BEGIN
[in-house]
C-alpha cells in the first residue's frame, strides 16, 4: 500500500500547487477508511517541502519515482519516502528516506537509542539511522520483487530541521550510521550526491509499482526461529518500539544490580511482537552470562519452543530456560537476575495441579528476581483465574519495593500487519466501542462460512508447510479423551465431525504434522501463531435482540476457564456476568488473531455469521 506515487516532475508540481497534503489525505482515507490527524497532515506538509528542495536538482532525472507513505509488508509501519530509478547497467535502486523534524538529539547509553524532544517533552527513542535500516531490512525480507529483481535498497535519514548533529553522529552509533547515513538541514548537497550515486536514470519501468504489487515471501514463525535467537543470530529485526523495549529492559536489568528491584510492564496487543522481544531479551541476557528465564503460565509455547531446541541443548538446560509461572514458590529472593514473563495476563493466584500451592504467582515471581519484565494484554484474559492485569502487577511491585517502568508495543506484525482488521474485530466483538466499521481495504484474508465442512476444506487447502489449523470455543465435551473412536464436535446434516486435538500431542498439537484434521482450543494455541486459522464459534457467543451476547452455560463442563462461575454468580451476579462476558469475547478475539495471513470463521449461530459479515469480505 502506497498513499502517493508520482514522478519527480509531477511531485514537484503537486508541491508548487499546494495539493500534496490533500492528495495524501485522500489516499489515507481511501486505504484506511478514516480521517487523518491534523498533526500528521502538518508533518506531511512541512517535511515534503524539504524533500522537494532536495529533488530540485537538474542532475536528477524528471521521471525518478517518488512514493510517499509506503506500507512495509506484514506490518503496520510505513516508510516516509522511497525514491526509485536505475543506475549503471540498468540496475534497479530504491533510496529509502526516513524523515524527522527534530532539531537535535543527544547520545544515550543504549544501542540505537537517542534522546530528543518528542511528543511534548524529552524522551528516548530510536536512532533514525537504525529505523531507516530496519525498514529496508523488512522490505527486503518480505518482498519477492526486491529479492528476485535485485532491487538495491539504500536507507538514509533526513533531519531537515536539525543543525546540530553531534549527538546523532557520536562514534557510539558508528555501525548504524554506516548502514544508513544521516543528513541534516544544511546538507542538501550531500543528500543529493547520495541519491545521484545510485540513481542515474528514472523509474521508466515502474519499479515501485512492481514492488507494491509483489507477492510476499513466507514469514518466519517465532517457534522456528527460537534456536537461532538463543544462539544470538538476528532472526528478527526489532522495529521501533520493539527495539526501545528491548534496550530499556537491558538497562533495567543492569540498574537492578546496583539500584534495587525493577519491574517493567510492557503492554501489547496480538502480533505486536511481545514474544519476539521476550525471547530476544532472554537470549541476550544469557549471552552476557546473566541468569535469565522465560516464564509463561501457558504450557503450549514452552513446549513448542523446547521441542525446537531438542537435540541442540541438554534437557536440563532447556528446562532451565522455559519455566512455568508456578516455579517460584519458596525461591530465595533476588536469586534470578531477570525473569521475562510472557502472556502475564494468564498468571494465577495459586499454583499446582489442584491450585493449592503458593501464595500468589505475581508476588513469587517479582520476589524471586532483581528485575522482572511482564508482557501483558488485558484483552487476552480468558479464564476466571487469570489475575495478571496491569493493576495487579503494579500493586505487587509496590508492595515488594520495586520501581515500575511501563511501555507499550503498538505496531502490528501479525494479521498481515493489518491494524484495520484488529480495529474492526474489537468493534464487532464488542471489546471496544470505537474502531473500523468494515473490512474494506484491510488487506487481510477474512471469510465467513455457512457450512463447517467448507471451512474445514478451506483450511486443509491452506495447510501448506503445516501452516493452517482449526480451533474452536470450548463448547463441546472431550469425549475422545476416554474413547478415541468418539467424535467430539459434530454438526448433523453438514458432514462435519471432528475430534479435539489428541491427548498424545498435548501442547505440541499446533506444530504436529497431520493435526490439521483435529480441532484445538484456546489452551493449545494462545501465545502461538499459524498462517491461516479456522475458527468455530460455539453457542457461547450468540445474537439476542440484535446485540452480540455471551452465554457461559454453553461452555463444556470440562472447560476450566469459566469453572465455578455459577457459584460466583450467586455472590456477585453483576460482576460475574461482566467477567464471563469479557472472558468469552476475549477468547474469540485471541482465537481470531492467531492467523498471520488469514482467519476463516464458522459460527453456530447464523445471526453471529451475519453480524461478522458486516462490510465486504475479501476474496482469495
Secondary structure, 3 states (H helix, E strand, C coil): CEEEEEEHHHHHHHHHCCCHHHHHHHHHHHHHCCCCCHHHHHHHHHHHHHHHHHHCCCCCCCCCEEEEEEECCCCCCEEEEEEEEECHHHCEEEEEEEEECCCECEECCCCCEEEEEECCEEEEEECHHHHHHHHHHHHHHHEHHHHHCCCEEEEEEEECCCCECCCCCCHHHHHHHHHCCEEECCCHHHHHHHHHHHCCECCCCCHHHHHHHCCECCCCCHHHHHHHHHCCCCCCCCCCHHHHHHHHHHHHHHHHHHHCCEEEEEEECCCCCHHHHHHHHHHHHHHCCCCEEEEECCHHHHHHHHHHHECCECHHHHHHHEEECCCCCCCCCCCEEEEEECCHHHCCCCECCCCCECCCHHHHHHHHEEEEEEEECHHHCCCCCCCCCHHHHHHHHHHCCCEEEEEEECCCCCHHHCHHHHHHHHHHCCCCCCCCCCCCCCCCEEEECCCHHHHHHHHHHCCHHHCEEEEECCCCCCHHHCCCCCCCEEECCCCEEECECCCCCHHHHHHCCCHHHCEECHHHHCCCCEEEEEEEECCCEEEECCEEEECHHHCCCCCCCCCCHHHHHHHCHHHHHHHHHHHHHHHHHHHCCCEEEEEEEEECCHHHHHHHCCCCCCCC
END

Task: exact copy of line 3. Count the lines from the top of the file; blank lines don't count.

Secondary structure, 3 states (H helix, E strand, C coil): CEEEEEEHHHHHHHHHCCCHHHHHHHHHHHHHCCCCCHHHHHHHHHHHHHHHHHHCCCCCCCCCEEEEEEECCCCCCEEEEEEEEECHHHCEEEEEEEEECCCECEECCCCCEEEEEECCEEEEEECHHHHHHHHHHHHHHHEHHHHHCCCEEEEEEEECCCCECCCCCCHHHHHHHHHCCEEECCCHHHHHHHHHHHCCECCCCCHHHHHHHCCECCCCCHHHHHHHHHCCCCCCCCCCHHHHHHHHHHHHHHHHHHHCCEEEEEEECCCCCHHHHHHHHHHHHHHCCCCEEEEECCHHHHHHHHHHHECCECHHHHHHHEEECCCCCCCCCCCEEEEEECCHHHCCCCECCCCCECCCHHHHHHHHEEEEEEEECHHHCCCCCCCCCHHHHHHHHHHCCCEEEEEEECCCCCHHHCHHHHHHHHHHCCCCCCCCCCCCCCCCEEEECCCHHHHHHHHHHCCHHHCEEEEECCCCCCHHHCCCCCCCEEECCCCEEECECCCCCHHHHHHCCCHHHCEECHHHHCCCCEEEEEEEECCCEEEECCEEEECHHHCCCCCCCCCCHHHHHHHCHHHHHHHHHHHHHHHHHHHCCCEEEEEEEEECCHHHHHHHCCCCCCCC